Among these mountains avalanches are frequent; and they come down regardless of human strategy. In many cases the trenches cross avalanche tracks; they and the men in them are periodically swept away and periodically replaced. They are positions that must be held; if the Italians will not face such sacrifices, the Austrians will. Avalanches and frostbite have slain and disabled their thousands; they have accounted perhaps for as many Italians in this austere and giddy campaign as the Austrians....
It seems to be part of the stern resolve of Fate that this, the greatest of wars, shall be the least glorious; it is manifestly being decided not by victories but by blunders. It is indeed a history of colossal stupidities. Among the most decisive of these blunders, second only perhaps of the blunder of the Verdun attack and far outshining the wild raid of the British towards Bagdad, was the blunder of the Trentino offensive. It does not need the equipment of a military expert, it demands only quite ordinary knowledge and average intelligence, to realise the folly of that Austrian adventure. There is some justification for a claim that the decisive battle of the war was fought upon the soil of Italy. There is still more justification for saying that it might have been.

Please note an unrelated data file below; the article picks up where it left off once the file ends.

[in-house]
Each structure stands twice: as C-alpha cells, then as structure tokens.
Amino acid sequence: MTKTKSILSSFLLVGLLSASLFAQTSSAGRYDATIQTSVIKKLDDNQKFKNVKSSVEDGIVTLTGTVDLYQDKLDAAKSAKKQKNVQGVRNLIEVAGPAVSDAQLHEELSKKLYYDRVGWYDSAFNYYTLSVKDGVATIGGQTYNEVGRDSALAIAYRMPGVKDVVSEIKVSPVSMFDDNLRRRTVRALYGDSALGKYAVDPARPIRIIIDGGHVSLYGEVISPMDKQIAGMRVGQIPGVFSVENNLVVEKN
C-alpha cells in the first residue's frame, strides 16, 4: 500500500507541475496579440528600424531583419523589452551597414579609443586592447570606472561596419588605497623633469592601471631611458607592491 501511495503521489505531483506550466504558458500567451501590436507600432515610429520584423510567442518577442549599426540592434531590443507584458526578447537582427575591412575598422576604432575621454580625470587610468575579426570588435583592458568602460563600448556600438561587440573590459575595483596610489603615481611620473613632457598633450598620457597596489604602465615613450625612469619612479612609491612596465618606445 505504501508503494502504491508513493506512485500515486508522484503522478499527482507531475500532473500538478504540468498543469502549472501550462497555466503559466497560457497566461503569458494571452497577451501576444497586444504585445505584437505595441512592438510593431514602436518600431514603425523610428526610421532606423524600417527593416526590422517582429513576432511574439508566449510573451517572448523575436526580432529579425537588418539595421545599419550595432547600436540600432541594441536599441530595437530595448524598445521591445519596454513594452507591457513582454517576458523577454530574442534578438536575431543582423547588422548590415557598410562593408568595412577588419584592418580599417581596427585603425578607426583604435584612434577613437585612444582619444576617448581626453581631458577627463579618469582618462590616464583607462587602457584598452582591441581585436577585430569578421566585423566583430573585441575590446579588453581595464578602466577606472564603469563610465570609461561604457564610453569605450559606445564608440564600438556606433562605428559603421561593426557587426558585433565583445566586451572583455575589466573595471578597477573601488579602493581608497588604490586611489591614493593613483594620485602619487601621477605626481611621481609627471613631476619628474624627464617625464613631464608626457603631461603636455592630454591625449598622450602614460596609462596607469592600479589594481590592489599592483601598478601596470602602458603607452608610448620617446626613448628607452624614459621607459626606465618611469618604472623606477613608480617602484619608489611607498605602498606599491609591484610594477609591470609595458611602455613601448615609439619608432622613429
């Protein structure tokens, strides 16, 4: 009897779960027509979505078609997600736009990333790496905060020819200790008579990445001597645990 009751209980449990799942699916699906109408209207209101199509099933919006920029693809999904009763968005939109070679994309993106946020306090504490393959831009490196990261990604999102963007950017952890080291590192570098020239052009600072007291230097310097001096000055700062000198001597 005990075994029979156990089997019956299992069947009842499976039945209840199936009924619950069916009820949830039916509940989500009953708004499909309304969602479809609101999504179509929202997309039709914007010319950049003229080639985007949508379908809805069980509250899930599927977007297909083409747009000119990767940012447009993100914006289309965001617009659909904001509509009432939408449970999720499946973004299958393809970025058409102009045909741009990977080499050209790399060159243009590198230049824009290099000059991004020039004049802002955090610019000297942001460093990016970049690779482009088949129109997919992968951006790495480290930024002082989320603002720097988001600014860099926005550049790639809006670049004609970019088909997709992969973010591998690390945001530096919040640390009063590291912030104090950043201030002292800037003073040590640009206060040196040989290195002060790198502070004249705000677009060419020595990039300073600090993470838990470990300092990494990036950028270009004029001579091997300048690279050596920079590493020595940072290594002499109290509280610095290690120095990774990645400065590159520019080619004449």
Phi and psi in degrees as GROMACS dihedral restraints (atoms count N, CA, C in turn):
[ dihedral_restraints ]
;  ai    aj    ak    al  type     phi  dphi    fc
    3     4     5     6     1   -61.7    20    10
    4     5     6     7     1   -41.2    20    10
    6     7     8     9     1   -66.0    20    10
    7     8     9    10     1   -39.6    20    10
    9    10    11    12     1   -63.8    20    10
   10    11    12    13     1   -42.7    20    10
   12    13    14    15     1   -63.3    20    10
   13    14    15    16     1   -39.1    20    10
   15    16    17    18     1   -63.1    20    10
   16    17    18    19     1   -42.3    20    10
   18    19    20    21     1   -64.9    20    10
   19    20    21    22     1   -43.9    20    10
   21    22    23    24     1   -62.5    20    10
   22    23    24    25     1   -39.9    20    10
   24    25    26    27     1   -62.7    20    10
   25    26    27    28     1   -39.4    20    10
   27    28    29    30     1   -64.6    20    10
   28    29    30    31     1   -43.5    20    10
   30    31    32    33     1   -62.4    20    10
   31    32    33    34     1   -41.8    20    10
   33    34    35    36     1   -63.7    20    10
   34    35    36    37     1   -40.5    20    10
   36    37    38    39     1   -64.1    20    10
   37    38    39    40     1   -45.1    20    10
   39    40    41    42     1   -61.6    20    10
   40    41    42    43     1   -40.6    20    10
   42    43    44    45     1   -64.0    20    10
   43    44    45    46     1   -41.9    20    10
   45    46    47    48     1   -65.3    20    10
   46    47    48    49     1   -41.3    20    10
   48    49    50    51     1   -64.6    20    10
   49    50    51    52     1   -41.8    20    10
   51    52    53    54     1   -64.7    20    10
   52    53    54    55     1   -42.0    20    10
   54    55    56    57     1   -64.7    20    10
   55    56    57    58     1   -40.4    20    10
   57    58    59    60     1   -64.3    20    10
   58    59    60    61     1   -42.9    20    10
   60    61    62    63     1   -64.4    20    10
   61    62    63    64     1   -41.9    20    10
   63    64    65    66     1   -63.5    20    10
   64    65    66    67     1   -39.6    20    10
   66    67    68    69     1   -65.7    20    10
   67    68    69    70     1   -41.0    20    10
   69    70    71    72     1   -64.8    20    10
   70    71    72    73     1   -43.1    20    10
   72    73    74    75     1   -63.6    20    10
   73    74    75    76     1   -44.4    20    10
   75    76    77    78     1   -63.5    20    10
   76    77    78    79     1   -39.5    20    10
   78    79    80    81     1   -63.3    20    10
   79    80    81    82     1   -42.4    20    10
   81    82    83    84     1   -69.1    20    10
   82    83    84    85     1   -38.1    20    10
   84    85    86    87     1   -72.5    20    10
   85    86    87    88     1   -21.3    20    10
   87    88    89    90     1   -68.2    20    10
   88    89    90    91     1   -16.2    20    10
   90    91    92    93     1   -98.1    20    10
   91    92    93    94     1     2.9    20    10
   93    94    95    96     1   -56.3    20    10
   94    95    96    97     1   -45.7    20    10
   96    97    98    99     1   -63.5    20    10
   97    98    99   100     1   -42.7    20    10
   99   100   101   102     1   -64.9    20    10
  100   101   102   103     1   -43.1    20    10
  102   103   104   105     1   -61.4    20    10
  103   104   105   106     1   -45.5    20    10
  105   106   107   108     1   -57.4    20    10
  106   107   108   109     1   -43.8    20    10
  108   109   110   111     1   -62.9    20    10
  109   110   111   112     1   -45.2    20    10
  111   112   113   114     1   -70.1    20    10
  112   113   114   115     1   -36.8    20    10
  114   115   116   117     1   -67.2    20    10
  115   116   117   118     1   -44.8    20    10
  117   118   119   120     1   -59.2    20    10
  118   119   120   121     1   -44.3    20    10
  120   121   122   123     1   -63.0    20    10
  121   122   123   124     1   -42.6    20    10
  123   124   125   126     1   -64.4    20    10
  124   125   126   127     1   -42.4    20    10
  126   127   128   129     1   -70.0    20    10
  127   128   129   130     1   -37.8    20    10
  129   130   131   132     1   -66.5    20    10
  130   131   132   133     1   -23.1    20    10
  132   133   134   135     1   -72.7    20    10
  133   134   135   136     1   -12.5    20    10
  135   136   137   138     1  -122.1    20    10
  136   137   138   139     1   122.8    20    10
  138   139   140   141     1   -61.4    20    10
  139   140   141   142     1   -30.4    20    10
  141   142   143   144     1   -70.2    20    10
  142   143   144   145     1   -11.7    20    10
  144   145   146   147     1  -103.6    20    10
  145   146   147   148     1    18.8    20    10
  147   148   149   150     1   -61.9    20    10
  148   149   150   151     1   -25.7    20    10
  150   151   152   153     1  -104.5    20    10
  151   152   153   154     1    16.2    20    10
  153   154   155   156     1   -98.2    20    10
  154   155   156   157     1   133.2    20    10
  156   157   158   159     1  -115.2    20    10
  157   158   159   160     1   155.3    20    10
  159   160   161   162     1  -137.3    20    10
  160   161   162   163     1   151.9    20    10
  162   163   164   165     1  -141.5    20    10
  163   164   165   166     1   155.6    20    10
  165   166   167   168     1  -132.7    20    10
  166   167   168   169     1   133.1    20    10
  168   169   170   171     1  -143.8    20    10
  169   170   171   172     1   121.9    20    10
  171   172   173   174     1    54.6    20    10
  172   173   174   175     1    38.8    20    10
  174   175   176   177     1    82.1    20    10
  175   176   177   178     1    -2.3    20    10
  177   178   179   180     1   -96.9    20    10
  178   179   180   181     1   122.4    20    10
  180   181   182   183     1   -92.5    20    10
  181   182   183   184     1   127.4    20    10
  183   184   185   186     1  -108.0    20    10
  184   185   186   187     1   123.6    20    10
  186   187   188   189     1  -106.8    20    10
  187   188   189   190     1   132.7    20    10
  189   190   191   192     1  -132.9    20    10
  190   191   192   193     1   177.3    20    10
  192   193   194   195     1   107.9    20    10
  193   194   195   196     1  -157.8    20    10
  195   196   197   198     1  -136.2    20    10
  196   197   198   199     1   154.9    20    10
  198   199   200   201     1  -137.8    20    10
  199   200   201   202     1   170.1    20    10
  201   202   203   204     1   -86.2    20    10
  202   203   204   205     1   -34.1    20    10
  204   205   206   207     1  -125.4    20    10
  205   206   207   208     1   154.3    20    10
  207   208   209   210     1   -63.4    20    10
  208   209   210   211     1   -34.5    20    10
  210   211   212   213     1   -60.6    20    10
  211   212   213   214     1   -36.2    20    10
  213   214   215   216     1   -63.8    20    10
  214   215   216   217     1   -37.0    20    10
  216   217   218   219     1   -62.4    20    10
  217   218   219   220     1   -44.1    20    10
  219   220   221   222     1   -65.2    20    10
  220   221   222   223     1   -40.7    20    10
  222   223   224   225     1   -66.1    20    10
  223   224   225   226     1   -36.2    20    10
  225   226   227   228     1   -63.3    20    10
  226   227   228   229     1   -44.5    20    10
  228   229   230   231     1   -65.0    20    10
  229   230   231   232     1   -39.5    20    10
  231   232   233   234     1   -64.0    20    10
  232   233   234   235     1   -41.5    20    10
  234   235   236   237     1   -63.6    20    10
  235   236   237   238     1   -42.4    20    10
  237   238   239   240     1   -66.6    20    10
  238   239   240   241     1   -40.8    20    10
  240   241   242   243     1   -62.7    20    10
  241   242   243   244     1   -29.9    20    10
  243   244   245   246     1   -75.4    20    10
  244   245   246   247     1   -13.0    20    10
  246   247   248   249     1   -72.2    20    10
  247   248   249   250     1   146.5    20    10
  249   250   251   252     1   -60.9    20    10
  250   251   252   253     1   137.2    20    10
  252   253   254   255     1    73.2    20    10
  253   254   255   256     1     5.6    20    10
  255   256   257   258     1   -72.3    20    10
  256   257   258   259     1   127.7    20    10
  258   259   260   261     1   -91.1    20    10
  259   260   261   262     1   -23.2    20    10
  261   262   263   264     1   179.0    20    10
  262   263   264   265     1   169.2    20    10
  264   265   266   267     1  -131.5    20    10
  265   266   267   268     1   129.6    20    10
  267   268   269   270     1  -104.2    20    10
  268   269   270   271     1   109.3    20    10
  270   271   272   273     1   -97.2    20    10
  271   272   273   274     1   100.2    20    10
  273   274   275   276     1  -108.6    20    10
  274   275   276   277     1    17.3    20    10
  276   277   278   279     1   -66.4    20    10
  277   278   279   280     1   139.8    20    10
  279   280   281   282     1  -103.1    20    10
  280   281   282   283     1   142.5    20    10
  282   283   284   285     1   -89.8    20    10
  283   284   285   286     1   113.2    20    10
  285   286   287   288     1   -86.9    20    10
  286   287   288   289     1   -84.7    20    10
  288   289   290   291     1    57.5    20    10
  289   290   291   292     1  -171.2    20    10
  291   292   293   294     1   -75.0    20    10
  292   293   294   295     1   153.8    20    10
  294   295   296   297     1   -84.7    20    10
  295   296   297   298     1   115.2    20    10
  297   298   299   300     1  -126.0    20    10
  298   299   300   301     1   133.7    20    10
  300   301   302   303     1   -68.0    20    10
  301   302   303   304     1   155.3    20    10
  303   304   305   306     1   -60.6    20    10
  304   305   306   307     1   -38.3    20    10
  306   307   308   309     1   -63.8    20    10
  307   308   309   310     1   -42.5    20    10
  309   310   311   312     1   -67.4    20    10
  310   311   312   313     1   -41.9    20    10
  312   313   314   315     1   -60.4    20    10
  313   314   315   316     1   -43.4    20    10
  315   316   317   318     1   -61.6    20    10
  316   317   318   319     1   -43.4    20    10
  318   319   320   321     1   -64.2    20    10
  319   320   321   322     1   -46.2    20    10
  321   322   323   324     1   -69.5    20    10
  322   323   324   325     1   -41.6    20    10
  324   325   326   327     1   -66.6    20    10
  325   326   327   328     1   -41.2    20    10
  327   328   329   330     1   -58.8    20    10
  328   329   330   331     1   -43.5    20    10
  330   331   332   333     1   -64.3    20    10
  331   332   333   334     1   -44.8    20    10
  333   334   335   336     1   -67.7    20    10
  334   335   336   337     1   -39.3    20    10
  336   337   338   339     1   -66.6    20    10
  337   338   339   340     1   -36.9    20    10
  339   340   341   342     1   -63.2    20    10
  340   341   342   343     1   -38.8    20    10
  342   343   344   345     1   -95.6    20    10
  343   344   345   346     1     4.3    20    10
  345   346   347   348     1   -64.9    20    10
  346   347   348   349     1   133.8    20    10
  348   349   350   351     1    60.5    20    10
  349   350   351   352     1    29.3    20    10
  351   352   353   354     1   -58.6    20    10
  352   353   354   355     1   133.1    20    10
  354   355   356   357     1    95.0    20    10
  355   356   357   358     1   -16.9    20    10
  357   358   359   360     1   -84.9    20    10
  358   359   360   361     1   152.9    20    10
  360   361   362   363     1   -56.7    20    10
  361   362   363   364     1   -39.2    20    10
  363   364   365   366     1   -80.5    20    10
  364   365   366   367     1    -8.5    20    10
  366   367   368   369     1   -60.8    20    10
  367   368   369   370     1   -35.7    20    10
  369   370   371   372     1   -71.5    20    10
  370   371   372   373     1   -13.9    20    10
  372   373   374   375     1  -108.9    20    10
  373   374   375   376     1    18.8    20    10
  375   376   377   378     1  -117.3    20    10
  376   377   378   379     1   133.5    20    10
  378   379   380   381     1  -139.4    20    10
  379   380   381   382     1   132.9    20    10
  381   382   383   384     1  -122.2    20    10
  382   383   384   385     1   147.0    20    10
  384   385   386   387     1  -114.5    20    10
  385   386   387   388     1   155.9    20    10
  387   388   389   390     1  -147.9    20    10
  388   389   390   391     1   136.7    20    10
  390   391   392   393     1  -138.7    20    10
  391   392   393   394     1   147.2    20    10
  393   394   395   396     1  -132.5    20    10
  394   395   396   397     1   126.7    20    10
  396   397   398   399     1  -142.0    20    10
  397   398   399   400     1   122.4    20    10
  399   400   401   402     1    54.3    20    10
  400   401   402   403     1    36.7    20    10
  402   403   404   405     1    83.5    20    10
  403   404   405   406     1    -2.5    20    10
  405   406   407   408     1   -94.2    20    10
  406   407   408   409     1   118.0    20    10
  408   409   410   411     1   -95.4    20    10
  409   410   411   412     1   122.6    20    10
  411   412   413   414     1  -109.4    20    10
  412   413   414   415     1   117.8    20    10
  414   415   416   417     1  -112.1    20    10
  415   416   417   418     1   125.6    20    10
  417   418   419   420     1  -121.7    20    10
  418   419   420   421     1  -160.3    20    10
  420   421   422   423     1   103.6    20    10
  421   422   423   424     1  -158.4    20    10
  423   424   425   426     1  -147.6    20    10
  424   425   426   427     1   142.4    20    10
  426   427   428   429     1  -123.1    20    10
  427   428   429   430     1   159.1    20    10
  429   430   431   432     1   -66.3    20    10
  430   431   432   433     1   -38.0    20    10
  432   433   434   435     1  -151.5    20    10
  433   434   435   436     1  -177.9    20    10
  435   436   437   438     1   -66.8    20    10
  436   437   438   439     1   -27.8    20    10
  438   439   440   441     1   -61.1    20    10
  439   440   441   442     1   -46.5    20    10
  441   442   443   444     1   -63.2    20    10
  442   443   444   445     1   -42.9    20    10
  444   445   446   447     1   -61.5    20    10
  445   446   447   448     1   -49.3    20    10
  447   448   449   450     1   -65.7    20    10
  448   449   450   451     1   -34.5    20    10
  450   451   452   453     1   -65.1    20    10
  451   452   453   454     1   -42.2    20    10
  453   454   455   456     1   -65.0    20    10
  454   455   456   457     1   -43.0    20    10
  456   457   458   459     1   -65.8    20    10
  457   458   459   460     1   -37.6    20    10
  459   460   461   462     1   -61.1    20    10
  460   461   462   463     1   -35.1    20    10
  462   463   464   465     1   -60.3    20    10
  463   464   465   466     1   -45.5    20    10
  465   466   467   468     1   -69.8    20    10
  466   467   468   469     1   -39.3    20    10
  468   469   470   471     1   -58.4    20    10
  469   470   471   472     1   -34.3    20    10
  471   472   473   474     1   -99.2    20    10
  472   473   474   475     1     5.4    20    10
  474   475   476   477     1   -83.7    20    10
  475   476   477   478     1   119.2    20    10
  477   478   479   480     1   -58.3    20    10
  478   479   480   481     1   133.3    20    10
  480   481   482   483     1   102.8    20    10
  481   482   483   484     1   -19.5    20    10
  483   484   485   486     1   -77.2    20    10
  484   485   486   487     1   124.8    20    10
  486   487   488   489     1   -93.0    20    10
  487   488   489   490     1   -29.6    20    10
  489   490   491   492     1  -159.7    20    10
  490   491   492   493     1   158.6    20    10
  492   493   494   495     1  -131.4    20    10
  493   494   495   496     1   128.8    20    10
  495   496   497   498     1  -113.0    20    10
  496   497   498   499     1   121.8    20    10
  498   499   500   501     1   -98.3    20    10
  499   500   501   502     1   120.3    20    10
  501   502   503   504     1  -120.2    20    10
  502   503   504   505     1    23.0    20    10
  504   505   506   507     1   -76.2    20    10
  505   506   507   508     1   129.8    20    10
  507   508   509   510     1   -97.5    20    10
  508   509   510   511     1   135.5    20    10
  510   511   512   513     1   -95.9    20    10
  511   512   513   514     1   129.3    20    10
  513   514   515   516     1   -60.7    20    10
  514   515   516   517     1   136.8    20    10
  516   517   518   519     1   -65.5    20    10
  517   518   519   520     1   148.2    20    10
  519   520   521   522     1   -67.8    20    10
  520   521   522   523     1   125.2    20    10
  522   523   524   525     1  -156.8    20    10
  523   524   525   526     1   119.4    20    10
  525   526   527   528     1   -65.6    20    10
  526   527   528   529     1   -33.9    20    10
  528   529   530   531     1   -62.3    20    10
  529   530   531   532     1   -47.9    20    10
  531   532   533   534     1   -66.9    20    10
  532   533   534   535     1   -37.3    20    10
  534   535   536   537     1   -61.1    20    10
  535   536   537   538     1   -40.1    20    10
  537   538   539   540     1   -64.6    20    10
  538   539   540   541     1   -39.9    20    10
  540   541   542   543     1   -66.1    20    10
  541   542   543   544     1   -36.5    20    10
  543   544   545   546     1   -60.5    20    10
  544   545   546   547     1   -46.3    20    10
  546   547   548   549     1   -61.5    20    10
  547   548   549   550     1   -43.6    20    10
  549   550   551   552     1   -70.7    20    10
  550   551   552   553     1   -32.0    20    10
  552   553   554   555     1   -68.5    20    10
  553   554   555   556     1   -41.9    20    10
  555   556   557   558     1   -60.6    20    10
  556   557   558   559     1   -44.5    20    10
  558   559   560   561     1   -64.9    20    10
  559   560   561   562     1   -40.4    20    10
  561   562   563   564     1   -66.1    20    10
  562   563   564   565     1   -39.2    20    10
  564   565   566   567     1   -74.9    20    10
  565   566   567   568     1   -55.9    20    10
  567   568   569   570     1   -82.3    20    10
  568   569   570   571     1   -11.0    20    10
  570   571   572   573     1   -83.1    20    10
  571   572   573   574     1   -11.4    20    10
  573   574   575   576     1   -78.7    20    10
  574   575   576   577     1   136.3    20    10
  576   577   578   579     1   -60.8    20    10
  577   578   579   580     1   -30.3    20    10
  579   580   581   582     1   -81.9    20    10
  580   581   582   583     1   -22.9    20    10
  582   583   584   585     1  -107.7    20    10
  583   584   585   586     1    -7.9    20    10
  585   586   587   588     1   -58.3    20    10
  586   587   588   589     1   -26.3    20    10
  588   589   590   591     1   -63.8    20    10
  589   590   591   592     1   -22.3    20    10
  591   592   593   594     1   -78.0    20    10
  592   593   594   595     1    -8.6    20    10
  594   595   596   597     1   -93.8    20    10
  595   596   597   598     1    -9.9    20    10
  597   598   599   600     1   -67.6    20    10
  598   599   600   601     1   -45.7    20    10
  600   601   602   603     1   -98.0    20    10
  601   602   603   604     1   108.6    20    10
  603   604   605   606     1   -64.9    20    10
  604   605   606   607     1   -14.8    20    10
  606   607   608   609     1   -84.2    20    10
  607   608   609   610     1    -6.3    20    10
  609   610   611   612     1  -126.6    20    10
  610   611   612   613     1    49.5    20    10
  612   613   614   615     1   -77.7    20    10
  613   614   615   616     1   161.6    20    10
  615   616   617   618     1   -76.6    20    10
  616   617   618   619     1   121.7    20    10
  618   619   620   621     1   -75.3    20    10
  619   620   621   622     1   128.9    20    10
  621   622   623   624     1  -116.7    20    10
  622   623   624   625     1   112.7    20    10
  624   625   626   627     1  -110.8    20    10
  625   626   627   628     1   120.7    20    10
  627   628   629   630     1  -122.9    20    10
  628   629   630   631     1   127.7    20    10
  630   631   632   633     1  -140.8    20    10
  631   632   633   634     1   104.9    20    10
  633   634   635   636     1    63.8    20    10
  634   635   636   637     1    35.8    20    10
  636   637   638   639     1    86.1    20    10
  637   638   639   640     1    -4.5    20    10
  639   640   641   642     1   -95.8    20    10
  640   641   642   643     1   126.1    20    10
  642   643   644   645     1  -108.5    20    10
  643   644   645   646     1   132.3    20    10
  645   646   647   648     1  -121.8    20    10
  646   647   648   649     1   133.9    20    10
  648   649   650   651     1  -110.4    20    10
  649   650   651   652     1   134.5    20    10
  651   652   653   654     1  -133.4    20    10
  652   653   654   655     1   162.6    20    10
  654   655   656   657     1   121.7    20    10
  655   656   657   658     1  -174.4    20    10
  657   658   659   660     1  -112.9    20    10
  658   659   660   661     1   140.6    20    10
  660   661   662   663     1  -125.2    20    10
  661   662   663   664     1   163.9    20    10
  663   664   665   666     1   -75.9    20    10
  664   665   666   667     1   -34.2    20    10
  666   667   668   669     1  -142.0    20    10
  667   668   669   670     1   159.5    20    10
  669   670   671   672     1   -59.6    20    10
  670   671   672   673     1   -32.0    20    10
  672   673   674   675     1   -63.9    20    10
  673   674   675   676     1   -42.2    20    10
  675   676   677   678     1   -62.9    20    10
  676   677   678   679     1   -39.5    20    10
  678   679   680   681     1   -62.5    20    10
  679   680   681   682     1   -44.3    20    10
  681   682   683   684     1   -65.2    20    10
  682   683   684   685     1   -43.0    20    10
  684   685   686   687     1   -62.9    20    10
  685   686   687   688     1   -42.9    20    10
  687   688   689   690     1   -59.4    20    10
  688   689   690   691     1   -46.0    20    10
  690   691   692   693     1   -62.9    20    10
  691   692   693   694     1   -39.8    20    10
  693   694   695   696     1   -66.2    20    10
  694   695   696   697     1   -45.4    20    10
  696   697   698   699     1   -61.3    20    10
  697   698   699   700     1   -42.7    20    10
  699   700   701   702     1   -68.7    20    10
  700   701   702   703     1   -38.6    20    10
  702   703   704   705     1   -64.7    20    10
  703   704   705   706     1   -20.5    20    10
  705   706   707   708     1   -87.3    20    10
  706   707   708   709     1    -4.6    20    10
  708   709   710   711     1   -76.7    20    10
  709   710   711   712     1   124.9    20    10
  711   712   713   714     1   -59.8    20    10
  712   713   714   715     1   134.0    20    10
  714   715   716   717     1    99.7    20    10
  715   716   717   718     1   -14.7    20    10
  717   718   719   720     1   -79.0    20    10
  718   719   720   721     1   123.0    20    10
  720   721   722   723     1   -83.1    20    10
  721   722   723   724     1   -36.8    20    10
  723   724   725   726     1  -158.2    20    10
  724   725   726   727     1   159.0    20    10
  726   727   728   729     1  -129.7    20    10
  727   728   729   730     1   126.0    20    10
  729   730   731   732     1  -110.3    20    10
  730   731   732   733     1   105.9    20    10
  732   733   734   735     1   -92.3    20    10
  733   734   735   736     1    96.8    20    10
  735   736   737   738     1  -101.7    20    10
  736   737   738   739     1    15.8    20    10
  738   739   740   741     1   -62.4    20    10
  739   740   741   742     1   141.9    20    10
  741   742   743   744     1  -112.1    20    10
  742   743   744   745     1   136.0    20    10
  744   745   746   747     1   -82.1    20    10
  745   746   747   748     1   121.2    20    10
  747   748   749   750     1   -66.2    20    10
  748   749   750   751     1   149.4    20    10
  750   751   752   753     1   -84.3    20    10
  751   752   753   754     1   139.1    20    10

There was only one good point about the Austrian thrust. No one could have foretold it. And it did so completely surprise the Italians as to catch them without any prepared line of positions in the rear. On the very eve of the big Russian offensive, the Austrians thrust eighteen divisions hard at the Trentino frontier. The Italian posts were then in Austrian territory; they held on the left wing and the right, but they were driven by the sheer weight of men and guns in the centre; they lost guns and prisoners because of the difficulty of mountain retreats to which I have alluded, and the Austrians pouring through reached not indeed the plain of Venetia, but to the upland valleys immediately above it, to Asiago and Arsiero. They probably saw the Venetian plain through gaps in the hills, but they were still separated from it even at Arsiero by what are mountains to an English eye, mountains as high as Snowdon. But the Italians of such beautiful old places and Vicenza, Marostica, and Bassano could watch the Austrian shells bursting on the last line of hills above the plain, and I have no doubt they felt extremely uneasy.